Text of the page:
Imagine a sprawling, modern family home in the affluent Hottingen district. In the hall, a child hangs onto the neck of a cast bronze horse (a piece by Mario Marini who was awarded the grand prize for sculpture at the 1952 Venice Biennale) while another sits astride its back, urging it to gallop away.
The living room is a temple to midcentury modernity, with low-slung sofas by Robert Haussmann crouching on a Diego Giacometti rug. On the wall, in place of family photographs hangs a series of eight portraits in a Polaroid composition and graphic sensibility that immediately identifies them as Andy Warhols, the result of a 1973 commission.
For years, the Zurich home of Hans and Bessie Bechtler housed a collection of modern art. Now, that muscular Marini horse (nose shiny from affectionate pats) and the rest of this remarkable collection has found a new stable in Charlotte, North Carolina, where the Bechtler Museum of Modern Art opened in January 2010.
The museum is the first of its kind in the American southeast, and the building could not be more of a departure from the predominant architectural style in the hospitable, traditional city. The square, terracotta-clad structure by Swiss architect Mario Botta emanates vigour and modernity on a leafy street of granite office buildings. A cantilevered fourth storey flies over the entry plaza, supported by a sculptural, tumescent column.
“We consider the building to be the largest piece of art in the collection,” President and CEO John Boyer says.
Niki de Saint Phalle’s gleaming Firebird beckons passersby in. Once inside, an airy, light-filled atrium rises through four floors of marquee artworks. On the fourth and largest level, clever door-sized windows open onto a light well on all four sides, inviting alternative viewpoints and surprising glimpses of the artworks just across the exhibition floor. (This “happy accident” of architecture requires the gallery staff to clean fingerprints off the glass several times a day, says Director of Communications and Marketing Pam Davis.)
The artworks, though smaller than the sculpture of a building, are the true stars. From the first piece visitors’ encounter—a massive Sol LeWitt wall painting executed by a team of local artists—to the smallest Giacometti miniature, the list of artists reads like a who’s who of twentieth century art. Warhol, Pablo Picasso, Joan Miró, Fernand Leger, Paul Klee, Jasper Johns, Max Ernst and Edgar Degas are all represented. The modern marvel of a living room is in there too, via a surreal re-creation of the room that started it all, on an intimate mezzanine.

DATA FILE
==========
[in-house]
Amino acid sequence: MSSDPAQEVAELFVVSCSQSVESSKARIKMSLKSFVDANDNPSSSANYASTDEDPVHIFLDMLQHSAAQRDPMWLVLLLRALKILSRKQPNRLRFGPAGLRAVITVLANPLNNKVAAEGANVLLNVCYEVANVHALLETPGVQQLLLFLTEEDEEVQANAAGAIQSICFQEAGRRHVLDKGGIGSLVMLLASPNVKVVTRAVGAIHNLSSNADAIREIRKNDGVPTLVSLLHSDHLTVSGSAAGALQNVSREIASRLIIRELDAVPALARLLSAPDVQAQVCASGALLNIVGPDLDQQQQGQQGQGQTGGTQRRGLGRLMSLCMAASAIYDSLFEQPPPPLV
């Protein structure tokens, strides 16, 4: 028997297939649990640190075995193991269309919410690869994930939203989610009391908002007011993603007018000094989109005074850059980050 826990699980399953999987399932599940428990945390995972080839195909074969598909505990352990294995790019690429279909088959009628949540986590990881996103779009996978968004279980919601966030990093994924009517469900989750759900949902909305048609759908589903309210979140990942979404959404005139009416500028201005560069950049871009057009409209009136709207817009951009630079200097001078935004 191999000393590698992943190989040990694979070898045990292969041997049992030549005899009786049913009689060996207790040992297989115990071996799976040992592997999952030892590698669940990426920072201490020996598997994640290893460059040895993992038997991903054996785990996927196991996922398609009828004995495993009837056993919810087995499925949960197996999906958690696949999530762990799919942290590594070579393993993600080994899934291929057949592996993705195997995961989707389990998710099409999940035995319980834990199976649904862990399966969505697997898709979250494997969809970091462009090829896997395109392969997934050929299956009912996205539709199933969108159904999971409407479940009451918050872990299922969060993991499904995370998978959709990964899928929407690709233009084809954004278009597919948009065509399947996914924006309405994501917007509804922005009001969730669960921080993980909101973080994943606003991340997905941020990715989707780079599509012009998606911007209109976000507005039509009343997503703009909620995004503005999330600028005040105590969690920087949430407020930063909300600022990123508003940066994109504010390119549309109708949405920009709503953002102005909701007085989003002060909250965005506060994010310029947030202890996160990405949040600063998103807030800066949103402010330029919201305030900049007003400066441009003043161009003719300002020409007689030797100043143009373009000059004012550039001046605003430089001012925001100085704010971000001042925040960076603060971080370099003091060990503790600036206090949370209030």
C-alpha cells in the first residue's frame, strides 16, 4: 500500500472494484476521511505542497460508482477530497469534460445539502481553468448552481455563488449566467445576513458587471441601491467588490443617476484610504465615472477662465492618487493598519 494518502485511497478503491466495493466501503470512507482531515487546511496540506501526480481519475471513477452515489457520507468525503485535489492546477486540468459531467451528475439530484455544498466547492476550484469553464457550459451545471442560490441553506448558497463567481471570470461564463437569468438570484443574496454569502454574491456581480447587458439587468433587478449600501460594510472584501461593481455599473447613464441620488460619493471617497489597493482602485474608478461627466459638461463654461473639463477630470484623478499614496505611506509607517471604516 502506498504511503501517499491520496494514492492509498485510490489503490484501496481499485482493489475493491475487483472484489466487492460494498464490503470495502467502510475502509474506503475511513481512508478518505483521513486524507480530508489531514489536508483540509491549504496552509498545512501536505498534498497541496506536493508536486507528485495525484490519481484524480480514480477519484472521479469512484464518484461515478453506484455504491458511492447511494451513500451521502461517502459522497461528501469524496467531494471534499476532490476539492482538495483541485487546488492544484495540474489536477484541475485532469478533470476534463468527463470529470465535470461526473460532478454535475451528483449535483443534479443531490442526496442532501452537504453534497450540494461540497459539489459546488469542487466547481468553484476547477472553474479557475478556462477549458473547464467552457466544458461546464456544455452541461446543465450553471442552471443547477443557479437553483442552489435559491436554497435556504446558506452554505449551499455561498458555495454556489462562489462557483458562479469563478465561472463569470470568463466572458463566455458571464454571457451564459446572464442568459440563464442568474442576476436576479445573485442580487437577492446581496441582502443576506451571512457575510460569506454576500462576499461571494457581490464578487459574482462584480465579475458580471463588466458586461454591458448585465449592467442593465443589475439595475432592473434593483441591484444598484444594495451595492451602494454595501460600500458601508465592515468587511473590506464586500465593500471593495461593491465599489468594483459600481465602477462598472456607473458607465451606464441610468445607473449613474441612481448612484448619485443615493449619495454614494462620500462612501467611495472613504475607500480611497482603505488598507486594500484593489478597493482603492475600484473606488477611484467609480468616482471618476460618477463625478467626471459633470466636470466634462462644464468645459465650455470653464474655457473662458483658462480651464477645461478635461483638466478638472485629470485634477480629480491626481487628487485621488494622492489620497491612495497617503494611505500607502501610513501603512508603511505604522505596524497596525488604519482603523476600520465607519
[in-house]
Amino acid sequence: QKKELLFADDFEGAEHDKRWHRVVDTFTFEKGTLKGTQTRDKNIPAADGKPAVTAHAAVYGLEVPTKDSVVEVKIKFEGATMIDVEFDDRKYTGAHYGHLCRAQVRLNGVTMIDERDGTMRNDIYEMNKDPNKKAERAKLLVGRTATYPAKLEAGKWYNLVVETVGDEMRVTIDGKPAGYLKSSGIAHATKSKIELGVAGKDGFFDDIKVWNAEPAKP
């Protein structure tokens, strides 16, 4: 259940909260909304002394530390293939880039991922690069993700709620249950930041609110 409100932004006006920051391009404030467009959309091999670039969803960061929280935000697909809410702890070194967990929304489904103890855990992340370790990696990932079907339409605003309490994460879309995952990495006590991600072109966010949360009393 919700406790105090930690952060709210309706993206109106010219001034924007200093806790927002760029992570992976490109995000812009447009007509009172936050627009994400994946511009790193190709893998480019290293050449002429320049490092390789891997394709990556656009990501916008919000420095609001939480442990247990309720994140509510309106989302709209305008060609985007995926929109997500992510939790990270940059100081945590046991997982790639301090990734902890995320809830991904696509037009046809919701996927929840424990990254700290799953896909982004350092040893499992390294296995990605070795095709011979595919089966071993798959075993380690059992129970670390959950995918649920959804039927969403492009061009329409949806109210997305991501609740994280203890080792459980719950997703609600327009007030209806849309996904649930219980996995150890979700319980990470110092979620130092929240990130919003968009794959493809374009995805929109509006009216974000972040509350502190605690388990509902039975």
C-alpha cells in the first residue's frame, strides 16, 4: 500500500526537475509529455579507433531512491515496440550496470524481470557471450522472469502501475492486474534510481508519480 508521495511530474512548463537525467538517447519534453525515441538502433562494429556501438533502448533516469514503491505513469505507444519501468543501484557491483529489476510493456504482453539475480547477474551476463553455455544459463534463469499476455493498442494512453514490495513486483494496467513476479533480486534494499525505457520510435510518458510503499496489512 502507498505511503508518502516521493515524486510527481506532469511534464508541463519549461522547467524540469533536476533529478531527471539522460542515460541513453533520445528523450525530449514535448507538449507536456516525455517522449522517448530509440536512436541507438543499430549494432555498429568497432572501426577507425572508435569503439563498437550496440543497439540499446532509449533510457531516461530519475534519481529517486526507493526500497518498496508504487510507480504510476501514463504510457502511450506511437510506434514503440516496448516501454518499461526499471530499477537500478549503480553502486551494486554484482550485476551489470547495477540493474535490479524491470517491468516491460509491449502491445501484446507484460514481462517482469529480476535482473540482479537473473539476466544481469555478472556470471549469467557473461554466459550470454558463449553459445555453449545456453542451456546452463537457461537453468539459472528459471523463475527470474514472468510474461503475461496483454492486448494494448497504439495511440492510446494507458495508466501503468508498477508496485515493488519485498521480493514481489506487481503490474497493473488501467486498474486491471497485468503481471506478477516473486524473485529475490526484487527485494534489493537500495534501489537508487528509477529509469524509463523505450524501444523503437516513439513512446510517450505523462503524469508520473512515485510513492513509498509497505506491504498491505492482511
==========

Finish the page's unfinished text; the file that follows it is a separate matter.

The Bechtlers amassed their 1,400-piece collection initially through gallery purchases, but later through direct acquisitions and gifts from artists who became family friends. The warmth of the connections are made clear by the exhibition of correspondence—friendly, personal letters—between Hans Bechtler and artists like British sculptor Barbara Hepworth, whom Hans invited to visit the Bechtler home.
The collection came to Charlotte through the family business. Andreas, Hans & Bessie’s son, moved to Charlotte in the 1970’s to work in the family’s textile industry holdings. An artist himself, Andreas chose to settle in North Carolina rather than returning to Europe. After inheriting half of his parents’ collection in 2001, Andreas planned to add a museum to his Little Italy Peninsula Arts Centre in nearby Mount Holly.
City leaders exhorted him to build in downtown Charlotte instead and interestingly some of the most personal pieces in the museum stem from this quirk of geography. In 1991, Andreas invited Jean Tinguely to create a monumental three-story sculpture in Charlotte’s Carillon building. During the construction process, Tinguely dashed off an energetic paint ‘sketch’ on a salvaged piece of cardboard. He handed this visual interpretation of the sculpture-in-progress to Andreas, saying, “Here, do something with this,” and the sense of stewardship Andreas felt towards the work developed into a commitment to building the museum.
The museum is still settling into its new neighbourhood, a growing cultural campus of museums, theatres, and even the Nascar Hall of Fame. With only ten percent of the collection on show and most of the artworks on display for the first time since acquisition, there’s little academic work on most of the collection. A massive digitisation drive is in progress, and the museum is exploring collaborations with curatorial students.
Expect more gems as this museum, as a jewel-box of a space, shares its riches. Emily Cronin